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World – ManpowerGroup: How HR leaders can stem the talent shortage

17 June 2014

ManpowerGroup, the third largest staffing firm in the world, found that 36% of employers globally have reported talent shortages this year, the highest percentage in seven years. In the nine years since ManpowerGroup conducted its first Talent Shortage Survey, employers have yet to find the silver bullet to solve this global problem.

For the third consecutive year, Japanese employers report the highest level of talent shortage, with 81% struggling to fill open jobs. However, this clearly remains a pervasive issue around the globe, with Peruvian, Indian, Brazilian, Turkish, and Argentinian employers also reporting acute shortages.

During the past 12 months, the problem worsened in 10 countries, most notably Latin American nations. At the other end of the spectrum, employers in Ireland and Spain, two countries that have borne the brunt of the Eurozone recession and endured consistently weak labour markets, report the least difficulty filling jobs.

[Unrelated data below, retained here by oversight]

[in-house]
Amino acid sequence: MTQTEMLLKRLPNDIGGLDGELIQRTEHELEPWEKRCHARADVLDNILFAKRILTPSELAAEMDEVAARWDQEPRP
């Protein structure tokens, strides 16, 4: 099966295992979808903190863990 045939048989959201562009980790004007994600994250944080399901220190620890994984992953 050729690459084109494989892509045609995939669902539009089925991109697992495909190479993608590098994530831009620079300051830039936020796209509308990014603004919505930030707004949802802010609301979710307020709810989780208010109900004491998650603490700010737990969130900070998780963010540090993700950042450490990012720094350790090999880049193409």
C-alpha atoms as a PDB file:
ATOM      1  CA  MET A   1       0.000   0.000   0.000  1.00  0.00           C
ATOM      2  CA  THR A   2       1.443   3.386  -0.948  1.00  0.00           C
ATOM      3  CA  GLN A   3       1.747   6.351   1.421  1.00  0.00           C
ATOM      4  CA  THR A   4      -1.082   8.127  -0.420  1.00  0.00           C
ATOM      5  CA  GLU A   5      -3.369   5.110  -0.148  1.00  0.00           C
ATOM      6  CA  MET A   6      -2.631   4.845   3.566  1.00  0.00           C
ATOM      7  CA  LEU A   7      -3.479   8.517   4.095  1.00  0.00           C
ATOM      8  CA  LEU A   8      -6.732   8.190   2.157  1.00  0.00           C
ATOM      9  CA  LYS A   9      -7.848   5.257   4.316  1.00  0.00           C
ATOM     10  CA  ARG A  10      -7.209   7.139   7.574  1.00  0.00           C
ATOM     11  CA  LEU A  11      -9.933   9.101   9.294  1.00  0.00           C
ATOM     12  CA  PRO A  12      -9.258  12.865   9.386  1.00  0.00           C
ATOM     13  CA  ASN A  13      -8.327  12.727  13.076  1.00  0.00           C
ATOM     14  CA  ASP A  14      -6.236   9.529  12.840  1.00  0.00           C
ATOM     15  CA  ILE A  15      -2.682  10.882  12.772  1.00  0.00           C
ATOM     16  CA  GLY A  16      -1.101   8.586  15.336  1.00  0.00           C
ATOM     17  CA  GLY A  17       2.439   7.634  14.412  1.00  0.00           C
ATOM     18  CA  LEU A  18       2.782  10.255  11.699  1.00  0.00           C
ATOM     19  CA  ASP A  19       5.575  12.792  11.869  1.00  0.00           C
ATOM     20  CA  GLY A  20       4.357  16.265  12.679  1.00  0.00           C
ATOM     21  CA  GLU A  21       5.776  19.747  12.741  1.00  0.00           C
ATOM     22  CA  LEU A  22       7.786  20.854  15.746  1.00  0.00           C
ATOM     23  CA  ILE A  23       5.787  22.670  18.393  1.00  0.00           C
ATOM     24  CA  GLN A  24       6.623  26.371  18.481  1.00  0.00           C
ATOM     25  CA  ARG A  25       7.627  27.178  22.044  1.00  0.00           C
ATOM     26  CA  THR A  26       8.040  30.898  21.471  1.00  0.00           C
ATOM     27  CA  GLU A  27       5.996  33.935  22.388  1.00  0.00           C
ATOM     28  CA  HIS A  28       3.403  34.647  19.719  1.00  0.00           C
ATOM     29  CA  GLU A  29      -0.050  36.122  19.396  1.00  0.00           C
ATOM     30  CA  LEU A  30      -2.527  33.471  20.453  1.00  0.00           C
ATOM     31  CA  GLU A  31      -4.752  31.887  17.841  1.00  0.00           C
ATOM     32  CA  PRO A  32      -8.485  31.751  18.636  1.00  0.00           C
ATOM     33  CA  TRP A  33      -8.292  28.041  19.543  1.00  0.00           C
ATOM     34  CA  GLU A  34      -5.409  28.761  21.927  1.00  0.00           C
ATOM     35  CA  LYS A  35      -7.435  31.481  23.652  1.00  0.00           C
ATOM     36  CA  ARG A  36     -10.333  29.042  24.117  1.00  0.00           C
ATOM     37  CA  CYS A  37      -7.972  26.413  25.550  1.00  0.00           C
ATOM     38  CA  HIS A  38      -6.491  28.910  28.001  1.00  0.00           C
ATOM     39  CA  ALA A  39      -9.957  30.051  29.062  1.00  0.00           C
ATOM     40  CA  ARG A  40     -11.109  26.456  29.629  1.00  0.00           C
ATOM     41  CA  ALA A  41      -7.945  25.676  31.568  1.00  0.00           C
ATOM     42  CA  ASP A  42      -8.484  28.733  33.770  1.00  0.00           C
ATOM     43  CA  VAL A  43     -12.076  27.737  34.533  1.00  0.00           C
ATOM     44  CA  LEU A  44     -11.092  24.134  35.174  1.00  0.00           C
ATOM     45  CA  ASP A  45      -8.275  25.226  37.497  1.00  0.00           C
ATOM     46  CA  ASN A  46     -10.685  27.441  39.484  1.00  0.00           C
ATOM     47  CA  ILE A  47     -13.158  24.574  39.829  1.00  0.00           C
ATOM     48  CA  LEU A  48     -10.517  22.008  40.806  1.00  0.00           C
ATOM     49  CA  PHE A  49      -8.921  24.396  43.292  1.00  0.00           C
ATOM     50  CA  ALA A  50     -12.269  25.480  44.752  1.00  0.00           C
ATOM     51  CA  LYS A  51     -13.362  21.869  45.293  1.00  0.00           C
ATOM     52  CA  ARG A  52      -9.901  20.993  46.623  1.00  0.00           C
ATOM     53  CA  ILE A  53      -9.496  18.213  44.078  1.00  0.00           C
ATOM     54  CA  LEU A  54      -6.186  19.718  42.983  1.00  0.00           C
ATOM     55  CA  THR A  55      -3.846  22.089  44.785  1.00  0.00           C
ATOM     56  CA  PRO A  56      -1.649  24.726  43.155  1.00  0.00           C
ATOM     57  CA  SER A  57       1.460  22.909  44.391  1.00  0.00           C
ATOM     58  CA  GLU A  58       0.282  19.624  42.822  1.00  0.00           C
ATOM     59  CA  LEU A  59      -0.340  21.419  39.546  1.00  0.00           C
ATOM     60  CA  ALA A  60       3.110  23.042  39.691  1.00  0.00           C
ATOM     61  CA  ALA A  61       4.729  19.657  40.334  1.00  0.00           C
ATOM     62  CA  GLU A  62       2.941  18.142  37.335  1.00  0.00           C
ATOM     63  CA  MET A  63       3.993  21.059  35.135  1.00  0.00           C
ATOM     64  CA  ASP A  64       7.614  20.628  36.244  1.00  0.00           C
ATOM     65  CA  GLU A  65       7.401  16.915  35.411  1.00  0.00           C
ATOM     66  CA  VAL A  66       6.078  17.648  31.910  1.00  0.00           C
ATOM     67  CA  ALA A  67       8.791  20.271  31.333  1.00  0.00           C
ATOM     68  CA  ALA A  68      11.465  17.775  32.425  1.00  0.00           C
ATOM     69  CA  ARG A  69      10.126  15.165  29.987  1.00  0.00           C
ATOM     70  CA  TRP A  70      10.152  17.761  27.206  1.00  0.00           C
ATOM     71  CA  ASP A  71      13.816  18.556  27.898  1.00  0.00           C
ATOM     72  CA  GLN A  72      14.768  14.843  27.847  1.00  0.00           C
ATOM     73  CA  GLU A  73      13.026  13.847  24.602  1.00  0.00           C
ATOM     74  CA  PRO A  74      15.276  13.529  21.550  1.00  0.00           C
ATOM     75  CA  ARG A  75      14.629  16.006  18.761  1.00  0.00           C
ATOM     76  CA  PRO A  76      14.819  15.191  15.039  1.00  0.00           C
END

Jonas Prising, CEO of ManpowerGroup, commented: “Macroeconomic forces continue to decrease margins, creating a need for organisations to do more with less and to have a workforce that is more agile and productive. The answer rests with HR leasers, who must possess the strategic capability to ensure a sustainable workforce and the talent their organisations need to achieve their business objectives.”

ManpowerGroup suggests that HR leaders can bridge the skills gap by evolving their role in three critical ways:

  • Supply and Demand Experts: HR leaders must provide market intelligence supported by relevant data, understanding their internal and external talent supply and how forces are shaping the availability of required skills.
  • Marketers: In a world of talent shortages, HR's role has expanded to include attracting and retaining customers (i.e., talent), in the same way that marketers segment and target consumers of the company's products and services.
  • Designers: A different way of thinking is required to cultivate communities of work and balance the employment mix to include contingent, fully outsourced, partially retired and other workers.

To download the full report, please click here


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